Urban Land Lease Program Ward 6 site Credit: Laura Hayes

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D.C. selected the first two awardees of its Urban Farming Land Lease Program back in February. The program enables the city to identify vacant plots of land and lease them at no cost to urban agriculture companies or nonprofits. The launch was a long time coming. Urban farming stakeholders have eagerly awaited the implementation of the D.C. Urban Farming and Food Security Act of 2014, which included the creation of this program and an urban agriculture tax abatement program.

But now new factors could delay the awardees from breaking ground as quickly as they expected—among them, the creation of brand new DC Office of Urban Agriculture and a call for further soil testing based on vague wording in the original legislation.

In November, the Department of General Services put out a call for proposals for two pieces of land—one in the 1600 block of Kramer St. NE between 16th and 17th streets NE in Ward 6 and one at Longfellow and 9th streets NW in Ward 4. DGS told City Paper back in March that they received five proposals from which they selected two awardees. Each Urban Land Lease Program awardee was to receive a five-year lease with the option to extend to up to 13 years.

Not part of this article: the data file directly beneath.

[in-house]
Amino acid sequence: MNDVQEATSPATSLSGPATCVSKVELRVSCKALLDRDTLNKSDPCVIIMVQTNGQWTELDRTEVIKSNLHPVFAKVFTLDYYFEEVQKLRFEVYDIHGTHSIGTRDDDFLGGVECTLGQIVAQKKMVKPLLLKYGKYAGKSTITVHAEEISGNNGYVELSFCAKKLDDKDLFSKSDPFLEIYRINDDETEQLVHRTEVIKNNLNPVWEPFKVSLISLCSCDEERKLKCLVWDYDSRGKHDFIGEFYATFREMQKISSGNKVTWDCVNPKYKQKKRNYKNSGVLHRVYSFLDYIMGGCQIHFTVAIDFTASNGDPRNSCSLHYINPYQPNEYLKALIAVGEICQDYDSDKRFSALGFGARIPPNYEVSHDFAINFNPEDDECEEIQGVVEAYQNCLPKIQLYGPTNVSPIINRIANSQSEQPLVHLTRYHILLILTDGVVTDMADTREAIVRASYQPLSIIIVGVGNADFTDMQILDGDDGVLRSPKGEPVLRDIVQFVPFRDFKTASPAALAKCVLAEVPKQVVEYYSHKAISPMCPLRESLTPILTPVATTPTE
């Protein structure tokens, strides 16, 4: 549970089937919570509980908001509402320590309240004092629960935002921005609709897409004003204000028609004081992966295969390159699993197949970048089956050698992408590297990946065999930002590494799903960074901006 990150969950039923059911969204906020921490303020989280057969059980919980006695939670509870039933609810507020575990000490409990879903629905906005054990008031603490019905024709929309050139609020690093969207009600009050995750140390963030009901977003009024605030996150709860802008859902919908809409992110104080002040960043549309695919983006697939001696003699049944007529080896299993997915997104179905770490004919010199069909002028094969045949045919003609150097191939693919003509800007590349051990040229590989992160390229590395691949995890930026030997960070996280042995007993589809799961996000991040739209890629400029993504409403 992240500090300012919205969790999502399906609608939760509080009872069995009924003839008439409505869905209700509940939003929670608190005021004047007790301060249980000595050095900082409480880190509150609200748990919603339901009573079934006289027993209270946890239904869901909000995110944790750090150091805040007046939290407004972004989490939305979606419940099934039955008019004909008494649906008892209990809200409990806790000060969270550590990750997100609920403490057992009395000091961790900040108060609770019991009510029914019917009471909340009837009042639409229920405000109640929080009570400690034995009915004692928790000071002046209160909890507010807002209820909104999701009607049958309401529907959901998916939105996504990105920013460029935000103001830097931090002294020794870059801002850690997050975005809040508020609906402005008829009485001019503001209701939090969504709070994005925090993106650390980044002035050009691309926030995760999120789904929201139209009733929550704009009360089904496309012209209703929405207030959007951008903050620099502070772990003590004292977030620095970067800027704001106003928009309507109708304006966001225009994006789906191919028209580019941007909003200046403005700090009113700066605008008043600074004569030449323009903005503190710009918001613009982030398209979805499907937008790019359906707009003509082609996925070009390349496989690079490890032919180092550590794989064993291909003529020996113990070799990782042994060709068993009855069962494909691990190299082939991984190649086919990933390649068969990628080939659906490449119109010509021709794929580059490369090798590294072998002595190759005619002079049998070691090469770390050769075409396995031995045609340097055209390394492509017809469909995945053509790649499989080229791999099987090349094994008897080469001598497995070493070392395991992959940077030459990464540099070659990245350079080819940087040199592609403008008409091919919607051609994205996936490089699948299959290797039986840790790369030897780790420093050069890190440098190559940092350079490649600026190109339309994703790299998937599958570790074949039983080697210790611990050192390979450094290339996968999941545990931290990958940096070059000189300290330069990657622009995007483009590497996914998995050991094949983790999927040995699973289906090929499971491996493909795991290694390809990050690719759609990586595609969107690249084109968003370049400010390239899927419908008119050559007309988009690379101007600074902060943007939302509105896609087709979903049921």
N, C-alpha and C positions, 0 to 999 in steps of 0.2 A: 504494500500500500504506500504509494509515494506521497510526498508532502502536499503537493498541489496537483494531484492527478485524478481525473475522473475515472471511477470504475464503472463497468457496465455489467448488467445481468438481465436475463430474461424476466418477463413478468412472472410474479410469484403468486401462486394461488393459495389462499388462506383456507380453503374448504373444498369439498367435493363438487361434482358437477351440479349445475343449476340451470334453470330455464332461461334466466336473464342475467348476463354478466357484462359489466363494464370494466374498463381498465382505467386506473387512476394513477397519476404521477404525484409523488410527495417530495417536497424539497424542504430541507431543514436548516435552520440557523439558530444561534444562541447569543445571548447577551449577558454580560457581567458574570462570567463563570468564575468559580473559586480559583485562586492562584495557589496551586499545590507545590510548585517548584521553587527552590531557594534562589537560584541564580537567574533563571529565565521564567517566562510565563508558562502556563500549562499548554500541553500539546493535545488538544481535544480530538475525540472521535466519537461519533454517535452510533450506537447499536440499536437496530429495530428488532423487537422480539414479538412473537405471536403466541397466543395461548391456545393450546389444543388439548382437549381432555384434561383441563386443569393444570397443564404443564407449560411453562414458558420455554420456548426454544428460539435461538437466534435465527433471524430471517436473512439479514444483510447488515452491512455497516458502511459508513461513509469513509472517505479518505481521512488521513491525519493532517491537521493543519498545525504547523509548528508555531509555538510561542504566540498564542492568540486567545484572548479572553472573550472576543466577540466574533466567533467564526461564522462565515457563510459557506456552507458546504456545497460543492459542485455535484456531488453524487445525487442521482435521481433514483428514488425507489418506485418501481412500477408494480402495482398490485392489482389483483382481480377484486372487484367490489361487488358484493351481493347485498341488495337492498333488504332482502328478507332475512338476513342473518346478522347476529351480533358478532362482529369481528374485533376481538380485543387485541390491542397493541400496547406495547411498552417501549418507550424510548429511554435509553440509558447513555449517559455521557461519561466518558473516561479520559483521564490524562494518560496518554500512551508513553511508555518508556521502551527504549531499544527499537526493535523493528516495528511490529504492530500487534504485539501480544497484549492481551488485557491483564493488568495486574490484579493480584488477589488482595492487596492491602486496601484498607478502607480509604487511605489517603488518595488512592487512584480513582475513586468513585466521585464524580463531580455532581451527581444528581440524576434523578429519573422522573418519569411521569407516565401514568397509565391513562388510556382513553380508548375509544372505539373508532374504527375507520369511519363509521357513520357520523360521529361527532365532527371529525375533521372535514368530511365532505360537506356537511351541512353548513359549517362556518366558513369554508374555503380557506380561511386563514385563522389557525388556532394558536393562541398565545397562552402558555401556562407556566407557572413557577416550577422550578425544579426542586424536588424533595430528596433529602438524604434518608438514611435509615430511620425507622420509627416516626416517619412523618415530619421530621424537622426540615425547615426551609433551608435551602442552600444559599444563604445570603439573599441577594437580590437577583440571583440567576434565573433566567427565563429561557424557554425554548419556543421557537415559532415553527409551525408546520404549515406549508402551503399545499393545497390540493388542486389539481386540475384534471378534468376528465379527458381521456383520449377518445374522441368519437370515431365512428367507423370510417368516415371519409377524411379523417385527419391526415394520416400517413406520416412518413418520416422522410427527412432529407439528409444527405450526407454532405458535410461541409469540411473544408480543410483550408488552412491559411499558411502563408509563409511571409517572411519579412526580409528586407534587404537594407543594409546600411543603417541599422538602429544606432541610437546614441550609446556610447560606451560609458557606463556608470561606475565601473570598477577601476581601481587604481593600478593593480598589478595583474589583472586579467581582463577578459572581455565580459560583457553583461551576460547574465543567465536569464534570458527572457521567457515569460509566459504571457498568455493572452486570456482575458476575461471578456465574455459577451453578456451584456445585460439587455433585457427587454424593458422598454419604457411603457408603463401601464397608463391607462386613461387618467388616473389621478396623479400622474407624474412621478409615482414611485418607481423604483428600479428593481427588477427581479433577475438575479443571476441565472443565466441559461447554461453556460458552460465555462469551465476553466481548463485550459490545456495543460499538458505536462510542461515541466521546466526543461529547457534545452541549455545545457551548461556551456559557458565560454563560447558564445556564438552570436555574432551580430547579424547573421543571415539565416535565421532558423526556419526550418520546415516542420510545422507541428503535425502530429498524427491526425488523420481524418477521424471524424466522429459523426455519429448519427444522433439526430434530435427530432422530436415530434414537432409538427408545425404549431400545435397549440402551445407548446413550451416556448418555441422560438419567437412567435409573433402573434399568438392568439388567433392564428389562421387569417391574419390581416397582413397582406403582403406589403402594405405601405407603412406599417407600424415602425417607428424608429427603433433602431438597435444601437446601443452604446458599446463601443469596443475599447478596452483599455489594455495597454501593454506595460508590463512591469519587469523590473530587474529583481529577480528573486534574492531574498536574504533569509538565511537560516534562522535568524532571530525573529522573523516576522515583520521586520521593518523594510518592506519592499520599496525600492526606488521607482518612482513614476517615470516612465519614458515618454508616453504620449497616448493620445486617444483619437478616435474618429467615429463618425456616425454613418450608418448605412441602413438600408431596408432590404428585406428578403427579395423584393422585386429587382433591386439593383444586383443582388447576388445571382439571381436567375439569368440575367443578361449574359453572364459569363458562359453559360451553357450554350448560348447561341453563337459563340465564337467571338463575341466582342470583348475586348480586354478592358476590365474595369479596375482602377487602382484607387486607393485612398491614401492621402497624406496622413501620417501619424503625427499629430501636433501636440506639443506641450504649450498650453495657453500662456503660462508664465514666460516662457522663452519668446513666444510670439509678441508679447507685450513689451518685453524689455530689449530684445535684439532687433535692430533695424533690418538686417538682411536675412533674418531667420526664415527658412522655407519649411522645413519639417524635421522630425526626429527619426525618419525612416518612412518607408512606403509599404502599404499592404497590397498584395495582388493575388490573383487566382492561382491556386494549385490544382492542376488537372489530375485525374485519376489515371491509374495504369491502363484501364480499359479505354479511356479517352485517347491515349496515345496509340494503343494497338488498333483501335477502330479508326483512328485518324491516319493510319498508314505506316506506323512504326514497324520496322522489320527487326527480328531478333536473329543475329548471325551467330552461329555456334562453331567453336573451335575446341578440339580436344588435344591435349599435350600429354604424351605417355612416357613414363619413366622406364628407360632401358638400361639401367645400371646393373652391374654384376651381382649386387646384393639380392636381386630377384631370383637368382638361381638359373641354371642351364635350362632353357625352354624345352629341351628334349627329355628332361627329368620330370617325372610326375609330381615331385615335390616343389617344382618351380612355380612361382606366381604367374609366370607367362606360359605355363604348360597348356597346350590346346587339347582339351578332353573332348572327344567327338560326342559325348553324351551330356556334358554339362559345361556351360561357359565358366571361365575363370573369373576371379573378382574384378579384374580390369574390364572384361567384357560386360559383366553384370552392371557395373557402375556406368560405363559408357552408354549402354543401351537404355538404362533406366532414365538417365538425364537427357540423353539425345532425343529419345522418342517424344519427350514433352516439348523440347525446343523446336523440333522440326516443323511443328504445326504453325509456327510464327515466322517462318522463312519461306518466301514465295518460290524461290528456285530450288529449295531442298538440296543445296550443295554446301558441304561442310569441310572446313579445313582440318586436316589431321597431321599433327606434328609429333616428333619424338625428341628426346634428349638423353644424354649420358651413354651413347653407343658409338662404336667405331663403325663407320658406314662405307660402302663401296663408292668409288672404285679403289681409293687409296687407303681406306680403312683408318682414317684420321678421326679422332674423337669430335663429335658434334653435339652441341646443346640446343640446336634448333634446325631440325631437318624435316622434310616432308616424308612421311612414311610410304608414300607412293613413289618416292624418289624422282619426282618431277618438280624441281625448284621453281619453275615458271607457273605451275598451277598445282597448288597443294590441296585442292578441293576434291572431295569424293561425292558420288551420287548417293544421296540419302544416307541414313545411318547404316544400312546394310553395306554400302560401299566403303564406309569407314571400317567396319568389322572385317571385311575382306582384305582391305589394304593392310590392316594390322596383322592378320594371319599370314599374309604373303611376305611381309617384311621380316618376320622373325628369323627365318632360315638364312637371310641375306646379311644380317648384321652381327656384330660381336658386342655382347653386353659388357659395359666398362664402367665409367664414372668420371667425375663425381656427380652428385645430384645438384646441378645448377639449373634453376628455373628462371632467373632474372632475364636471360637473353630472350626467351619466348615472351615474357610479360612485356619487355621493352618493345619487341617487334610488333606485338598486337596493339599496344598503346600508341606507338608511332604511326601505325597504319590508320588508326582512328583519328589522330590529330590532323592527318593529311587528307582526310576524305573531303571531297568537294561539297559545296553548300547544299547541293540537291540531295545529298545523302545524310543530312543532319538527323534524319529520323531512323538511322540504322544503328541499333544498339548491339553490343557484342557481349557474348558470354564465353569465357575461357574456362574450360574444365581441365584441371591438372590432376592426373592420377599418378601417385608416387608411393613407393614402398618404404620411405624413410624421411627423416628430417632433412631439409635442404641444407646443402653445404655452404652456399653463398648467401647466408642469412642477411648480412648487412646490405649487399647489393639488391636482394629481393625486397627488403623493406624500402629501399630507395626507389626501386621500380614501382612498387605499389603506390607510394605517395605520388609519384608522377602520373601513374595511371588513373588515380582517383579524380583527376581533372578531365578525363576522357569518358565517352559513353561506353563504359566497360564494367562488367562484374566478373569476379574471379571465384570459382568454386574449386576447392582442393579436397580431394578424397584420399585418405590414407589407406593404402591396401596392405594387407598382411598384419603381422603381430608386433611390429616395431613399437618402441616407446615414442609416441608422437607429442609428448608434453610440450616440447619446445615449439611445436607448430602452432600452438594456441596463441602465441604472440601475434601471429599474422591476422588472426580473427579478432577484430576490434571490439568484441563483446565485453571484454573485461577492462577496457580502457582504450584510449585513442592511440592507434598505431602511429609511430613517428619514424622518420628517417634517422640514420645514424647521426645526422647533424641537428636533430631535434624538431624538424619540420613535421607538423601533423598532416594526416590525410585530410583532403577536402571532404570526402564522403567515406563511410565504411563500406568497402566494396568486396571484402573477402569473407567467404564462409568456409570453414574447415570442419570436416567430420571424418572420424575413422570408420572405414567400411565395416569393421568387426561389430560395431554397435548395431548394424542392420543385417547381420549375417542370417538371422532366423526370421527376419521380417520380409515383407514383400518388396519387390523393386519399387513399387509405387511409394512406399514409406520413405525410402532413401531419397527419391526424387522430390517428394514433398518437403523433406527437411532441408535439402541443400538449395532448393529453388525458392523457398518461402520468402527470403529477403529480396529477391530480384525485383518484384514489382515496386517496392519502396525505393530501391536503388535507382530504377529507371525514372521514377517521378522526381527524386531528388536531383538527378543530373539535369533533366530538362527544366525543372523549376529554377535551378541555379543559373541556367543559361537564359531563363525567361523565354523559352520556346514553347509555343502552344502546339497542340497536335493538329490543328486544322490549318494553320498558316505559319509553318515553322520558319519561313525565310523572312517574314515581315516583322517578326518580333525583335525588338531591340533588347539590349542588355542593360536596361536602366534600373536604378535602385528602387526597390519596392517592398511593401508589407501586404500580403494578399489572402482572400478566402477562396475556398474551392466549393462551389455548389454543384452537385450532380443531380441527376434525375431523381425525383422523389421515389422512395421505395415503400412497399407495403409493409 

As of this week, neither awardee has received even a draft lease to review. When City Paper asked DGS for an update, Director Keith A. Anderson provided the following statement:

“[DGS] is pleased to be taking a leadership role to implement the District’s first-ever Urban Farming Program. As such, it is incumbent upon the agency to follow safety precautions that include soil testing standards which will provide clarity of terminology and process and are a necessary precedent to the execution of urban farm lease agreements. The implementation of these standards will not impact contract awards for Ward 4 and 6.”